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- Being between two extremes, or in the middle of a range.
- 1749, [John Cleland], “(Please specify the letter or volume)”, in Memoirs of a Woman of Pleasure [Fanny Hill], London: […] G. Fenton [i.e., Fenton and Ralph Griffiths] […], OCLC 731622352:
- which covered his belly to the navel and gave it the air of a flesh brush; and soon I felt it joining close to mine, when he had drove the nail up to the head, and left no partition but the intermediate hair on both sides.
- 1960 February, R. C. Riley, “The London-Birmingham services - Past, Present and Future”, in Trains Illustrated, page 98:
- The outstanding train on the L.M.S. route was the 6.20 p.m. from Birmingham, which reached Euston in two hours after intermediate stops at Coventry, Rugby and Watford Junction, and evoked some sparkling performances from "Patriot" and "Jubilee" 4-6-0s.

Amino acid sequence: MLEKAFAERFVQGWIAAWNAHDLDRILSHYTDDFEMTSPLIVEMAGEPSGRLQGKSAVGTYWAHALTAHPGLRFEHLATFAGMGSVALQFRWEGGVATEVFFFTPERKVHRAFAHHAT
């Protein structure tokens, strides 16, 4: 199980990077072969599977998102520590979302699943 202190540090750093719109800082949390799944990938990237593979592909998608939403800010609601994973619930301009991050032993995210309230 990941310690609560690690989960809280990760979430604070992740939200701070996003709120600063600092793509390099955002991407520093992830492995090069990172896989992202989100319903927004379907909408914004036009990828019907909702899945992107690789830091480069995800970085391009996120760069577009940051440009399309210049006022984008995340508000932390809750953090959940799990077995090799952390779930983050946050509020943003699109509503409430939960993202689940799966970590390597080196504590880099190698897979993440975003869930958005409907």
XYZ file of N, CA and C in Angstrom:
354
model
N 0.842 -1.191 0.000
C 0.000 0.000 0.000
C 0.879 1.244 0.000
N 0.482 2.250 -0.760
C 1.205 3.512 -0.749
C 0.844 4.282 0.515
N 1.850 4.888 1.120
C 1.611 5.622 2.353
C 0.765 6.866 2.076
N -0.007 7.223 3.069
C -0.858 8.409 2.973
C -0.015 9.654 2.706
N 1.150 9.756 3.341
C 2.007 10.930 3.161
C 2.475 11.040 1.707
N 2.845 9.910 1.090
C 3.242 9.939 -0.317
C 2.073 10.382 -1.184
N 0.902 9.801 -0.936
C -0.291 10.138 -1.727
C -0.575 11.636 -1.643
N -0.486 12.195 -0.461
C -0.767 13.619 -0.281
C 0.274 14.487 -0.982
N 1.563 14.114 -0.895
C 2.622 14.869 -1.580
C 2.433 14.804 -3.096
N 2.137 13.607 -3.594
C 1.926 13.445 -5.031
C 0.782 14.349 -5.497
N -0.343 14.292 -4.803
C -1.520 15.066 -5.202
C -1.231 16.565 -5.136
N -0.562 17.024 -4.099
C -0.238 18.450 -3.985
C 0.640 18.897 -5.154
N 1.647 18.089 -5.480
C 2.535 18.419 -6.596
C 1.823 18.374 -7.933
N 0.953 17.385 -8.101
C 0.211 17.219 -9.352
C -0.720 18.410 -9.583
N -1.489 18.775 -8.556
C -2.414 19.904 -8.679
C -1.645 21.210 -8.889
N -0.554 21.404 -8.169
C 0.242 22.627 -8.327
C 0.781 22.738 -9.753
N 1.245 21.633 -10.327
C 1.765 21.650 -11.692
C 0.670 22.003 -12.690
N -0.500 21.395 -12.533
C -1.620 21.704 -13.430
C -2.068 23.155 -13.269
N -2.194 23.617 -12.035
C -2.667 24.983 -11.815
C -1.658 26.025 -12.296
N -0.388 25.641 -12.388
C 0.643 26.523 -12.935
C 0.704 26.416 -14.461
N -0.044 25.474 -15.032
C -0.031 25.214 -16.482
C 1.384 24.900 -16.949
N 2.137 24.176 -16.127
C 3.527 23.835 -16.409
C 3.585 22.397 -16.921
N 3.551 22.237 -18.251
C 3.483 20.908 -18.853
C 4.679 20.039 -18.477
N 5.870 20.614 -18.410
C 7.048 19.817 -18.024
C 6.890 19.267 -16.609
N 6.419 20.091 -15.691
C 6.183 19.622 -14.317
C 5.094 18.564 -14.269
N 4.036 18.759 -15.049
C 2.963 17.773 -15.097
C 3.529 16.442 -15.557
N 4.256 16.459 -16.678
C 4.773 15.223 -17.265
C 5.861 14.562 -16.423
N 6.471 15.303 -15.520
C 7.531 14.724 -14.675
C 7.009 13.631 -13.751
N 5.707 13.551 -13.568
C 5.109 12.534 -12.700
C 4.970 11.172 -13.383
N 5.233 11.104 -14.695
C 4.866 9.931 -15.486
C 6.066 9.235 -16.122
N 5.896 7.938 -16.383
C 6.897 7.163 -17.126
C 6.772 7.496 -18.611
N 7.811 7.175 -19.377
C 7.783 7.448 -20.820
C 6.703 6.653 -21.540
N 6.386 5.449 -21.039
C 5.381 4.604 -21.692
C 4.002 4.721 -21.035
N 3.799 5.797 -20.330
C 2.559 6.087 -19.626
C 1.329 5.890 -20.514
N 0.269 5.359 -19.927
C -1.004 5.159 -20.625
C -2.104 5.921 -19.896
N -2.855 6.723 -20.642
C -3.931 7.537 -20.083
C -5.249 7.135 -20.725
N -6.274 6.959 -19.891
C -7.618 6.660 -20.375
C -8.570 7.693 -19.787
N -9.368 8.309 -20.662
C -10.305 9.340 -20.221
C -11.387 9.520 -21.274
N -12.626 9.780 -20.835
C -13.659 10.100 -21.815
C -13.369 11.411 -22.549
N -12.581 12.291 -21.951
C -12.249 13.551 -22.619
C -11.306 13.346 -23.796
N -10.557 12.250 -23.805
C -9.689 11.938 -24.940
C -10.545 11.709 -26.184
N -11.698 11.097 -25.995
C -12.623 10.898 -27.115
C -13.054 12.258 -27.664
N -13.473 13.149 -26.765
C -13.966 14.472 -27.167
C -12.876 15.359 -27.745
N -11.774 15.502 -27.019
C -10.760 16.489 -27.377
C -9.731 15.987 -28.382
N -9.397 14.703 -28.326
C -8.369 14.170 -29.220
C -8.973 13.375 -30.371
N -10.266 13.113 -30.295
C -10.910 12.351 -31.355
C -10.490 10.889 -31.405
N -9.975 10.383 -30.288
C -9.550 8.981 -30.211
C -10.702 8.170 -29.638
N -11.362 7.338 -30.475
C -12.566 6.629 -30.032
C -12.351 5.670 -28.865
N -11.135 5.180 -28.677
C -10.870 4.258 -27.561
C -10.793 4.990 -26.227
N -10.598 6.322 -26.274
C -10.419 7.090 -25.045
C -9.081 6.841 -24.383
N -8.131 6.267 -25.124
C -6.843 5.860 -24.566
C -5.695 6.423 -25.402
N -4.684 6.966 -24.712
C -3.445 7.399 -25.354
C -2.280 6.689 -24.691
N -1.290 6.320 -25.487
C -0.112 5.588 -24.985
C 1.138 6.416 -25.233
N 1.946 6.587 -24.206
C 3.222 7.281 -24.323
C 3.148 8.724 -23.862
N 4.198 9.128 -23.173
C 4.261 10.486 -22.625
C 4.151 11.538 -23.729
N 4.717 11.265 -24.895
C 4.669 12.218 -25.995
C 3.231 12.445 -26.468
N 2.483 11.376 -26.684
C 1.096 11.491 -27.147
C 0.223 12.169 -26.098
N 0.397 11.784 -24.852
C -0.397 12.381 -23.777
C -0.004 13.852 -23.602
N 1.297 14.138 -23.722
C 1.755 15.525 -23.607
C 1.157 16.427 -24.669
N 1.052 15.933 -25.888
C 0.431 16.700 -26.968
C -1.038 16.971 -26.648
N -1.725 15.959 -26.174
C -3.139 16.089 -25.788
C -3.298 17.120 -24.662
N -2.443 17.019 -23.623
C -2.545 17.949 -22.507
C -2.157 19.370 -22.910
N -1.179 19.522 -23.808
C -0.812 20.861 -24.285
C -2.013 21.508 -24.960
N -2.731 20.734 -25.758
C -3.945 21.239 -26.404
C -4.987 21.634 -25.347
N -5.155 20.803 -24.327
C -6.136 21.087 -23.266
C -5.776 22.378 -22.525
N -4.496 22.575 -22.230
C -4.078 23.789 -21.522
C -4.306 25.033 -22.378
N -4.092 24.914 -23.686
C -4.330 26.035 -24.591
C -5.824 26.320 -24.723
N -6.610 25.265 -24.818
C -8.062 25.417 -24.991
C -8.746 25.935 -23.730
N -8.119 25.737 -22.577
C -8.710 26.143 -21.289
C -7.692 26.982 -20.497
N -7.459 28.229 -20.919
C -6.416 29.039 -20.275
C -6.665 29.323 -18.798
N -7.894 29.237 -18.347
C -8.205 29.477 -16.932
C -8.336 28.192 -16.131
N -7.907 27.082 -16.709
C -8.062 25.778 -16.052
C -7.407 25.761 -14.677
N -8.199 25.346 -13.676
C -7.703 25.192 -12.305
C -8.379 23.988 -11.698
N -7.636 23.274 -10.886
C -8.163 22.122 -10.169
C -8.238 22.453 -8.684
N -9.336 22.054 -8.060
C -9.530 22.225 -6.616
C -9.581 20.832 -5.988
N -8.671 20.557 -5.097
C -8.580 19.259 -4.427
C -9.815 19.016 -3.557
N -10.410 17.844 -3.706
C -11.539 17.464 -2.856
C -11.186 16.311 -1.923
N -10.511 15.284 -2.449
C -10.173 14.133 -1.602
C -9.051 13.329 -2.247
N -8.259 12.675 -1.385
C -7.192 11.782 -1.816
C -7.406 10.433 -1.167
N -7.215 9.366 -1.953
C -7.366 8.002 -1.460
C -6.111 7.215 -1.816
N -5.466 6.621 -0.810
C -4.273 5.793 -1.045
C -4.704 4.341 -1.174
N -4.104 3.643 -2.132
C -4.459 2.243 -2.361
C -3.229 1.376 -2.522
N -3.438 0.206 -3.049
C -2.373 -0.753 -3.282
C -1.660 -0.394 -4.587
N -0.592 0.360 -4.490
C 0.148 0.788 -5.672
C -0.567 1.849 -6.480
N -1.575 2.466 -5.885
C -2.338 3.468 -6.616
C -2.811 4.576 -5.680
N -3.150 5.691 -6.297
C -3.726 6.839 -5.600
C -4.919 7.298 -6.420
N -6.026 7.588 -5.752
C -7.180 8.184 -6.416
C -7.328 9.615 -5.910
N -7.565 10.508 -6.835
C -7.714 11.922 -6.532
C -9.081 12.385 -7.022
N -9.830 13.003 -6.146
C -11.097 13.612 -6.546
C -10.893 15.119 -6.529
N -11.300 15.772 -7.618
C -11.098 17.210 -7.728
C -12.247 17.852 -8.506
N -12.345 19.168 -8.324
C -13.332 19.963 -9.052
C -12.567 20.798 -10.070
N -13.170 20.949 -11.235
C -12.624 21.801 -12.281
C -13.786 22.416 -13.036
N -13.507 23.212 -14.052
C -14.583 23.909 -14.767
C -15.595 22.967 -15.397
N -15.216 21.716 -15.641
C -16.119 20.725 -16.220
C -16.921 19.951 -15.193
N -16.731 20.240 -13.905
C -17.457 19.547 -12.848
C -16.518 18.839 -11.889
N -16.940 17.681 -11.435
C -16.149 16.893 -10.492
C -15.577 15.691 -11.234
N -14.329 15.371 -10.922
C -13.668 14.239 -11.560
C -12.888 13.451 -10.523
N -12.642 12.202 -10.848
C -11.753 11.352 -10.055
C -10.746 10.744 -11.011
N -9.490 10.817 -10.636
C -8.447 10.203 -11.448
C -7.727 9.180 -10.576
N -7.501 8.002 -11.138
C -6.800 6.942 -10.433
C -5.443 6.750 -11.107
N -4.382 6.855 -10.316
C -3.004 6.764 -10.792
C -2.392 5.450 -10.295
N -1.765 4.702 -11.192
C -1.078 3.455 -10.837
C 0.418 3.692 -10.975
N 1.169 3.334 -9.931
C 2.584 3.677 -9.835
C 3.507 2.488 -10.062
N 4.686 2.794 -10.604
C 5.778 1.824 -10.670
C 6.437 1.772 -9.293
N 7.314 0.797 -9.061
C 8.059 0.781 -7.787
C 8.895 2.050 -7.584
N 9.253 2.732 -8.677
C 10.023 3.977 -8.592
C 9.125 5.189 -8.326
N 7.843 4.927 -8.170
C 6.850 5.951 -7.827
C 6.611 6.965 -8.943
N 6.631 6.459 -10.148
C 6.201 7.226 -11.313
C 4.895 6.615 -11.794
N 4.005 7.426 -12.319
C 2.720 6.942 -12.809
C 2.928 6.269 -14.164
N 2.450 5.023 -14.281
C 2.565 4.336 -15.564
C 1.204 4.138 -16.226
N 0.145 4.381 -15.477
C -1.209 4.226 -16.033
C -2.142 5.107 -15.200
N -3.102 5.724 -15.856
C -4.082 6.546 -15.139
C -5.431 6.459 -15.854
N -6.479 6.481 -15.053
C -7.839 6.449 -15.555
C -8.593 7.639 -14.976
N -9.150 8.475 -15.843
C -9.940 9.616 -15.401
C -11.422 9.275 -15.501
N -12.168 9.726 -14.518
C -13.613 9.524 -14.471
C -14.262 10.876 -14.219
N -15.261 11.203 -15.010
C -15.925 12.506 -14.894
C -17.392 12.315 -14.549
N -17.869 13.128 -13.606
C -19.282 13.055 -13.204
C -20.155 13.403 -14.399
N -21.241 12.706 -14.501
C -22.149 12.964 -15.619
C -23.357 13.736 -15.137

- 2013 August 3, “The machine of a new soul”, in The Economist, volume 408, number 8847:
- The yawning gap in neuroscientists’ understanding of their topic is in the intermediate scale of the brain’s anatomy. Science has a passable knowledge of how individual nerve cells, known as neurons, work. It also knows which visible lobes and ganglia of the brain do what. But how the neurons are organised in these lobes and ganglia remains obscure.
- See also Thesaurus:intermediate
being between two extremes, or in the middle of a range
intermediate (plural intermediates)
- Anything in an intermediate position.
- An intermediary.
- (chemistry) Any substance formed as part of a series of chemical reactions that is not the end-product.
anything in an intermediate position
any substance formed as part of a series of chemical reactions that is not the end-product
- (intransitive) To mediate, to be an intermediate.
- (transitive) To arrange, in the manner of a broker.
- Central banks need to regulate the entities that intermediate monetary transactions.